Hezbollah's example is highly relevant to the Novorussian situation because it shows that what a resistance movement need is what I would call a "holistic" approach to resistance.  Yes, the military aspect is important (and Hezbollah is probably the most formidable guerrilla force on the planet), but the resistance effort must include a professionally run public/media information service, a smart fund-raising campaign.  Do you remember when you could "buy" one Katusha-rocket for $10'000 on the Internet which Hezbollah would then guarantee would be "delivered" on Israeli positions?  They also offered a rifle for a combatant, a full equipment set for a combatant and even 1 AK-74 bullet for $1 if I remember correctly.  And money came pouring in!   They also developed a computer-based RPG (role playing game) in which the player could play the role of a Hezbollah fighter.  The invented many such schemes and did not only rely on Iranian money.   Just imagine if such "purchases" were made available on the Russian Internet: "for $1000 you can "buy" an RPG round which will be shot at a National Guard target, for $100 dollars we will shot a mortar round at the Ukies, $10 will buy you a sniper shot and $1 an AK round" - the money would flow in in minutes because it would give Russians in Russia a way to feel like they are doing something useful, that they are participating to the struggle against the Fascists and their death-squads.  By the way, there is already a precedent: during the wars in Chechnia, Russian businesses sponsored entire units, including elite ones: the businesses would give them all the money needed to get the best and latest gear in exchange simple for a heartfelt "thank you" from these units.  Local OMON and SOBR units often had such corporate sponsors who then could count on the support of these units in case of problems with the local mobsters.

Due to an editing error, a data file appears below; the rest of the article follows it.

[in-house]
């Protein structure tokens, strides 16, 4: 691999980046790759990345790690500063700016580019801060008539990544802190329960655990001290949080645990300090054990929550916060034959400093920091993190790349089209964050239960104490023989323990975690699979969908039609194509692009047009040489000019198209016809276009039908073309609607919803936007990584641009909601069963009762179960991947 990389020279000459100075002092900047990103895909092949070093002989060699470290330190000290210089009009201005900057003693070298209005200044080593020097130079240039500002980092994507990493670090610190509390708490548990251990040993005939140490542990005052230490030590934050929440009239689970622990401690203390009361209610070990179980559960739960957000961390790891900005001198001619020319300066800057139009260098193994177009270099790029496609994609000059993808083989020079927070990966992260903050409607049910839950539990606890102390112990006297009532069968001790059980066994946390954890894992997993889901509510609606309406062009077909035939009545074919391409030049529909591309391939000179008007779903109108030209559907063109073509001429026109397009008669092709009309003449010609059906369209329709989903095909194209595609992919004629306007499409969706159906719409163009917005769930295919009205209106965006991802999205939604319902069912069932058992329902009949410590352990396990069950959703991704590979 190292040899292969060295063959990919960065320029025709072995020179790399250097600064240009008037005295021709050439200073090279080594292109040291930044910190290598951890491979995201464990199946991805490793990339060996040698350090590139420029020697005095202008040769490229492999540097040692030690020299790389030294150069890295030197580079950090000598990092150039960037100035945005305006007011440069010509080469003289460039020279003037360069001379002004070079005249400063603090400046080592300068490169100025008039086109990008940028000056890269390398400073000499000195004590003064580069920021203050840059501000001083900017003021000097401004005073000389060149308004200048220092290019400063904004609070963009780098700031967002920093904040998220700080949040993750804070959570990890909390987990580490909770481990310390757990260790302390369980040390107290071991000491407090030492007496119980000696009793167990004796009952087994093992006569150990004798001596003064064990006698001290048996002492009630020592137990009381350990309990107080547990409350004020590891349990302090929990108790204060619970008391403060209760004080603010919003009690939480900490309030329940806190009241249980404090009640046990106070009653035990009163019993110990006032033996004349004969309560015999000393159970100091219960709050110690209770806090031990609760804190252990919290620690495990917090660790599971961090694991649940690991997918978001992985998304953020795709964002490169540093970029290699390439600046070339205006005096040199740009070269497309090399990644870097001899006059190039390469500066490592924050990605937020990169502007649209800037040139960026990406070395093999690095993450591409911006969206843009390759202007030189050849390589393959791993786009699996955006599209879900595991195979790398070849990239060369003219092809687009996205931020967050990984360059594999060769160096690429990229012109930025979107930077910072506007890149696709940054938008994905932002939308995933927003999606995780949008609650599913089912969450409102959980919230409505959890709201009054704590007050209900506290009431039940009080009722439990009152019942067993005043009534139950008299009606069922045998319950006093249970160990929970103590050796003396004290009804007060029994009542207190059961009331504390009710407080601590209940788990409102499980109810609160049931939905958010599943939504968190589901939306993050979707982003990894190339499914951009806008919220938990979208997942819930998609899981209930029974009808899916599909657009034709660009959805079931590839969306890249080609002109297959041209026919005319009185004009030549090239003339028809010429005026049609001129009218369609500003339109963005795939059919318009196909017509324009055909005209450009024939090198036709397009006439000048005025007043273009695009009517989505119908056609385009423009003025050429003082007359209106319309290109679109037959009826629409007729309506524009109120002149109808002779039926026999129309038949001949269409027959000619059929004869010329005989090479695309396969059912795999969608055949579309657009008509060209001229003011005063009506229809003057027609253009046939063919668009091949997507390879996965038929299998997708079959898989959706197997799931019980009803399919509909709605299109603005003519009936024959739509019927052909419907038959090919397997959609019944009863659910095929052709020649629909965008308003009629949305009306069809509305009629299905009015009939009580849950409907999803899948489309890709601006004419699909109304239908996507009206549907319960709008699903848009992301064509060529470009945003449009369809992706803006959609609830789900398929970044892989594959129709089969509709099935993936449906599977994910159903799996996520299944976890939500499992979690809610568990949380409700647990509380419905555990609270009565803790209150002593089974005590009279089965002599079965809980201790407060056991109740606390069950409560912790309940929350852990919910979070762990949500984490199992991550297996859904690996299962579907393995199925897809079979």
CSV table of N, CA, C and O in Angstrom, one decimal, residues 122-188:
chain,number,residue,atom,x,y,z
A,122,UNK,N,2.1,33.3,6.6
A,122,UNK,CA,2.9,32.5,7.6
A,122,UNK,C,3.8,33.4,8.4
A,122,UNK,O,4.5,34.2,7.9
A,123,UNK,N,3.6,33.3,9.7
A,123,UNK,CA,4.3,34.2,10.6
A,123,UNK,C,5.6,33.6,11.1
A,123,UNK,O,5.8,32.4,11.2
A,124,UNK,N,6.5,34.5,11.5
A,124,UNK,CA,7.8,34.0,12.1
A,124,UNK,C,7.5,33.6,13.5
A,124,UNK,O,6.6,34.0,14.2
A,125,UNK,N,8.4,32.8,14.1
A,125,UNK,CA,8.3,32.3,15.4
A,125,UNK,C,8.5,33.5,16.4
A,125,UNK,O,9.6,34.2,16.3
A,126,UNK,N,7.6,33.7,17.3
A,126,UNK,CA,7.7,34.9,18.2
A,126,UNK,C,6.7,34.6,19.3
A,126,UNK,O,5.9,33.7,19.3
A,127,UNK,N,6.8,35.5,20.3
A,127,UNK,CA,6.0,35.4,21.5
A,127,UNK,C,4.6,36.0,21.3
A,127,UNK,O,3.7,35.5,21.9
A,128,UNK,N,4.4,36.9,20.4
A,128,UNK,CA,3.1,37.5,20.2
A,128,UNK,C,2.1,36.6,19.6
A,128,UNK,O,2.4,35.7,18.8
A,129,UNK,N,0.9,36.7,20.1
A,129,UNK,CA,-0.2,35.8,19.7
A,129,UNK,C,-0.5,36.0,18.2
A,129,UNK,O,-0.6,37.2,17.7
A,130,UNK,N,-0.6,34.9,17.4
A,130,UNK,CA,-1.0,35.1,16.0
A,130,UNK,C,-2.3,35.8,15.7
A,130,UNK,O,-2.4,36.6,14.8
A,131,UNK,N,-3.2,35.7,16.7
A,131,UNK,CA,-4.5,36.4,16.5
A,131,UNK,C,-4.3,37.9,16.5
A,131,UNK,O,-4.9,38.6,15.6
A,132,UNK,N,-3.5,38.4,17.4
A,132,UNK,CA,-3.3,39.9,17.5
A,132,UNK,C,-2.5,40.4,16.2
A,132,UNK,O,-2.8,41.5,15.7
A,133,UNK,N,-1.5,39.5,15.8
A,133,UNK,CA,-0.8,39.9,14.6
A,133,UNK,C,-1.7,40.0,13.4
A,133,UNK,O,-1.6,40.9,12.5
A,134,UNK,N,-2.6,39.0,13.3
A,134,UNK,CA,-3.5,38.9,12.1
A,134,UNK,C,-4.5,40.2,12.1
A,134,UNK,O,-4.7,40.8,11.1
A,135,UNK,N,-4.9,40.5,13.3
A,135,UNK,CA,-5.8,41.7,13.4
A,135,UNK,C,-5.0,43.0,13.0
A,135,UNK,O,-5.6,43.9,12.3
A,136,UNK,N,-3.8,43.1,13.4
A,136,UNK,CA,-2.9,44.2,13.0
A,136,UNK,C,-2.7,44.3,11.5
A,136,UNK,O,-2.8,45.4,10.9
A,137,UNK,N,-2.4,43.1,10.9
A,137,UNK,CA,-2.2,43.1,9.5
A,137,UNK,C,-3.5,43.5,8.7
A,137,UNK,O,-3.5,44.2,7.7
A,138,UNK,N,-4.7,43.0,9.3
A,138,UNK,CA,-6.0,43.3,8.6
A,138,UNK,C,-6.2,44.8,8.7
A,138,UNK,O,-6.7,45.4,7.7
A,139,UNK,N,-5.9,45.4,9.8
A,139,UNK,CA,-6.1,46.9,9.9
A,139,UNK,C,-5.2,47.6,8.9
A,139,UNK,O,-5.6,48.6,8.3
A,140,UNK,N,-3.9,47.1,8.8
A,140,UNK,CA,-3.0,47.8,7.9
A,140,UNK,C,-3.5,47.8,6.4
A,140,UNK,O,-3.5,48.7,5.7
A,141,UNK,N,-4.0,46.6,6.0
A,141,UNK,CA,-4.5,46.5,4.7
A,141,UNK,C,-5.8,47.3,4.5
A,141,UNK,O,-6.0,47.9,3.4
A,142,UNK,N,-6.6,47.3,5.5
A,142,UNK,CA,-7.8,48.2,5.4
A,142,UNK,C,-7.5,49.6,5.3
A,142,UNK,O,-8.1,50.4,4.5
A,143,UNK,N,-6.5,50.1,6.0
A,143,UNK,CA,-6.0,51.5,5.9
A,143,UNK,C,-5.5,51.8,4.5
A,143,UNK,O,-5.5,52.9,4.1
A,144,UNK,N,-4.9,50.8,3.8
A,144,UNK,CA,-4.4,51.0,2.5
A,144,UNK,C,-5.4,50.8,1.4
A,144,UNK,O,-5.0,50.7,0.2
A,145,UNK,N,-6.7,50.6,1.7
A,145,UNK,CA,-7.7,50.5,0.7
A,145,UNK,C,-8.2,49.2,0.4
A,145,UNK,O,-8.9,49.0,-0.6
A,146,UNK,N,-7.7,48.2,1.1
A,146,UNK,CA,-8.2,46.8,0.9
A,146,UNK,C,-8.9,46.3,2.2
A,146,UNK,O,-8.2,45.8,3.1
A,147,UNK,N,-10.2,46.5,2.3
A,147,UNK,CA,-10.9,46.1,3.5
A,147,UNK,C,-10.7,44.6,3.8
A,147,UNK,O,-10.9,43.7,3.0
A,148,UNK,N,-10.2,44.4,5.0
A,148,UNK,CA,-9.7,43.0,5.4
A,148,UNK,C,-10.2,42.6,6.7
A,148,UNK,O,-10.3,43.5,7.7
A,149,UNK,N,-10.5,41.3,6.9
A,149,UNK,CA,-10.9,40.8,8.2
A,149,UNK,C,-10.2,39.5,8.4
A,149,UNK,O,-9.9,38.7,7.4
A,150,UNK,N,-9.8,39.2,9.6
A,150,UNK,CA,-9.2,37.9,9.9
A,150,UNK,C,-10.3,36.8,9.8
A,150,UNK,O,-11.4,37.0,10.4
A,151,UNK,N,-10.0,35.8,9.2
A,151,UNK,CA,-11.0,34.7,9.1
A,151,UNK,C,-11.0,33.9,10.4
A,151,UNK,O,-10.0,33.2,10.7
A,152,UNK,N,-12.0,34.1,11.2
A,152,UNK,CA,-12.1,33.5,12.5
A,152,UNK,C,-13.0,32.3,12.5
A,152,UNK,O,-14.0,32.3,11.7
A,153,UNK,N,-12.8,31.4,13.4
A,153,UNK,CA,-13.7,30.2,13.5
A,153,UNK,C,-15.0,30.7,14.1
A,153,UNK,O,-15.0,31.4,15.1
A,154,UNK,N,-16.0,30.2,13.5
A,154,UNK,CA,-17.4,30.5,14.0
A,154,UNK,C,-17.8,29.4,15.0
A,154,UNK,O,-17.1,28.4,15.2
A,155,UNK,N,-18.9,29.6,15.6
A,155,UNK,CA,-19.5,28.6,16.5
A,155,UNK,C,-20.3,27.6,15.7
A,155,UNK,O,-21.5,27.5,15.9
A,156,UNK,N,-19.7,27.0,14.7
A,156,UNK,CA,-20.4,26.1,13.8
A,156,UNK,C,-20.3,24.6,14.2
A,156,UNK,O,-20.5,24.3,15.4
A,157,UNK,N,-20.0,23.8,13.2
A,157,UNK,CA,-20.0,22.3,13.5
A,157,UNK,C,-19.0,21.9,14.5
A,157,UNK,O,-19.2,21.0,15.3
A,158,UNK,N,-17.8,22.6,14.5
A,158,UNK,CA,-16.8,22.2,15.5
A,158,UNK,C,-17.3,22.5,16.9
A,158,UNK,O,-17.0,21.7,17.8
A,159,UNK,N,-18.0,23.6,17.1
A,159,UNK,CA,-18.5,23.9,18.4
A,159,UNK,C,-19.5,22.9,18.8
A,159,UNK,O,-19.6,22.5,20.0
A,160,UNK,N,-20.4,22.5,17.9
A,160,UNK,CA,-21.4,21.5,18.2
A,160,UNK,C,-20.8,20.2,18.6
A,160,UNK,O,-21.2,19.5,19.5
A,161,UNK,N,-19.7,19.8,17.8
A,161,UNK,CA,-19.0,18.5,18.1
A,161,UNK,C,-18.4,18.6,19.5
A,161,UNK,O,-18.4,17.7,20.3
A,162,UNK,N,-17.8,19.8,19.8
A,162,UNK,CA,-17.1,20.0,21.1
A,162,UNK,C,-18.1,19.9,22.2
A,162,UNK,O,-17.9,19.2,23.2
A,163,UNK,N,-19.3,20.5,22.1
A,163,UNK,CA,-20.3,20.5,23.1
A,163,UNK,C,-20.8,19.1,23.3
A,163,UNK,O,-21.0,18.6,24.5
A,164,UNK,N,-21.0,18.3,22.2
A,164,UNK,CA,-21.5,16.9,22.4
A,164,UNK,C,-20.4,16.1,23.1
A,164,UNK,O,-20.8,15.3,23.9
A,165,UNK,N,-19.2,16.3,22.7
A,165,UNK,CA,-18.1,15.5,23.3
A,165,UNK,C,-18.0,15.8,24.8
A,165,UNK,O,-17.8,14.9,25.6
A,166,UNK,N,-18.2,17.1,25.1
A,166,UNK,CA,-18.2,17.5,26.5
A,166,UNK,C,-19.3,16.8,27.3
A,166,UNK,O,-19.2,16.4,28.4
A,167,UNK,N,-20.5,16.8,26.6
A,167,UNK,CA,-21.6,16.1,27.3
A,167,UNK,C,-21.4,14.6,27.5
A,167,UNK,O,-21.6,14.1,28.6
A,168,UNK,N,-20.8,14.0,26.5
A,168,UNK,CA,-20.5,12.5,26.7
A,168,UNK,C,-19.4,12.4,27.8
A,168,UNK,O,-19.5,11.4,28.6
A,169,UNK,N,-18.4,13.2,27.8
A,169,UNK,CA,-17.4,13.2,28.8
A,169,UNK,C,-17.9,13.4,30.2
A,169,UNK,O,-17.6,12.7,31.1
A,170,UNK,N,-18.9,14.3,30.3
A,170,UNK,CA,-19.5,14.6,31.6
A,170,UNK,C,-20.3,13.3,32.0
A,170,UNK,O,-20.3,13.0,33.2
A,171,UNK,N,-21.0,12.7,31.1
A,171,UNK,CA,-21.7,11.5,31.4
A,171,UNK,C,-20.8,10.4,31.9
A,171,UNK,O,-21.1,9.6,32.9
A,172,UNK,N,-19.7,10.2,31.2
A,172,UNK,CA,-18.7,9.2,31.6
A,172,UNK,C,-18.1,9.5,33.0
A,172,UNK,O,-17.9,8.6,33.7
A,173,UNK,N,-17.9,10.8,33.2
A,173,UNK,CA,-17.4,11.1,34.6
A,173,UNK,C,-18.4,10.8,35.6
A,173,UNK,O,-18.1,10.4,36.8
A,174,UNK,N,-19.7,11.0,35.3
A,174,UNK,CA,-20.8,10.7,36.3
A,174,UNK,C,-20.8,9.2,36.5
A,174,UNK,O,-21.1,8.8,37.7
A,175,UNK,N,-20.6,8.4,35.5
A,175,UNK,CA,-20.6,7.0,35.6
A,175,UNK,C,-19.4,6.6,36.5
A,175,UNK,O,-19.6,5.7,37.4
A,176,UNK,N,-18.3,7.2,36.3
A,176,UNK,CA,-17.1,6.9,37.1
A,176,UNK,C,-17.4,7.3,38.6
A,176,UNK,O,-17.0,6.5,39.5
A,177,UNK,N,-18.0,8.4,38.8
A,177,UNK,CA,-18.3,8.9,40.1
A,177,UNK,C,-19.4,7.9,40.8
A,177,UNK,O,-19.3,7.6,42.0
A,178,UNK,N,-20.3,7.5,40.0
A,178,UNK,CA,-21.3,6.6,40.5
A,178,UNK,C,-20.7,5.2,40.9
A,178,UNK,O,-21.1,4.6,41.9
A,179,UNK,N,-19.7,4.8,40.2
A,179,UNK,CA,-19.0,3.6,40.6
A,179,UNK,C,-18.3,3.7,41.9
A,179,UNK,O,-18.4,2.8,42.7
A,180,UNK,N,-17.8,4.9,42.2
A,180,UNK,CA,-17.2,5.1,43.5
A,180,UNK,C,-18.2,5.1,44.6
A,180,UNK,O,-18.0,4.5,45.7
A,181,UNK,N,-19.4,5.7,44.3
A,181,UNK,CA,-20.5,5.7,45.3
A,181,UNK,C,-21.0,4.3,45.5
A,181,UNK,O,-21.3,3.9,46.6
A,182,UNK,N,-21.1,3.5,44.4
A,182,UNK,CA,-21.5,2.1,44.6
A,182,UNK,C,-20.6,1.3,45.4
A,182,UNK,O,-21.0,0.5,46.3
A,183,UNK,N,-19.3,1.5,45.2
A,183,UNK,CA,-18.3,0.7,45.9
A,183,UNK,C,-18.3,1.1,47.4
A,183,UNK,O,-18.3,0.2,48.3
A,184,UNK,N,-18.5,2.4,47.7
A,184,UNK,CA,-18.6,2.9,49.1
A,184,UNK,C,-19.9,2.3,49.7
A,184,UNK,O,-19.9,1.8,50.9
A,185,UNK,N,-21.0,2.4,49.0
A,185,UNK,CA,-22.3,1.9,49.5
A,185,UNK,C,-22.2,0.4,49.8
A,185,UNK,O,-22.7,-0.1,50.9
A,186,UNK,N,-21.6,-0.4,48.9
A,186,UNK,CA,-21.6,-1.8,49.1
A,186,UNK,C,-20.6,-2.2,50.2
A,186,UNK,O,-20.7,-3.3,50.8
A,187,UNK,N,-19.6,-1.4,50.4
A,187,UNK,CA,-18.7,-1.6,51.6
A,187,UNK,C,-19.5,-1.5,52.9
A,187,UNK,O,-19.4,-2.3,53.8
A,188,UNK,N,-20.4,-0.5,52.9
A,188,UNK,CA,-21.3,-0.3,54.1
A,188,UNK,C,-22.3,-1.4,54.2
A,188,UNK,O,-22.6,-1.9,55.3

These are just a few examples of how creative one can get with some out of the box thinking.  Again, Hezbollah set the gold-standard in this kind of business.

But first and foremost, the Novorussian authorities need to make it clear to the population that voting for independence is not enough - they need to also fight for it.  This is what Strelkov clearly tried to do, but this has to be the job of a professional PR person, not an exhausted battle commander.  I am sure that with time the Novorussians will do better, but they need to learn fast as Novorussia is still not anywhere near its real resistance potential and people are dying because of this "less than full scale" resistance.

The Saker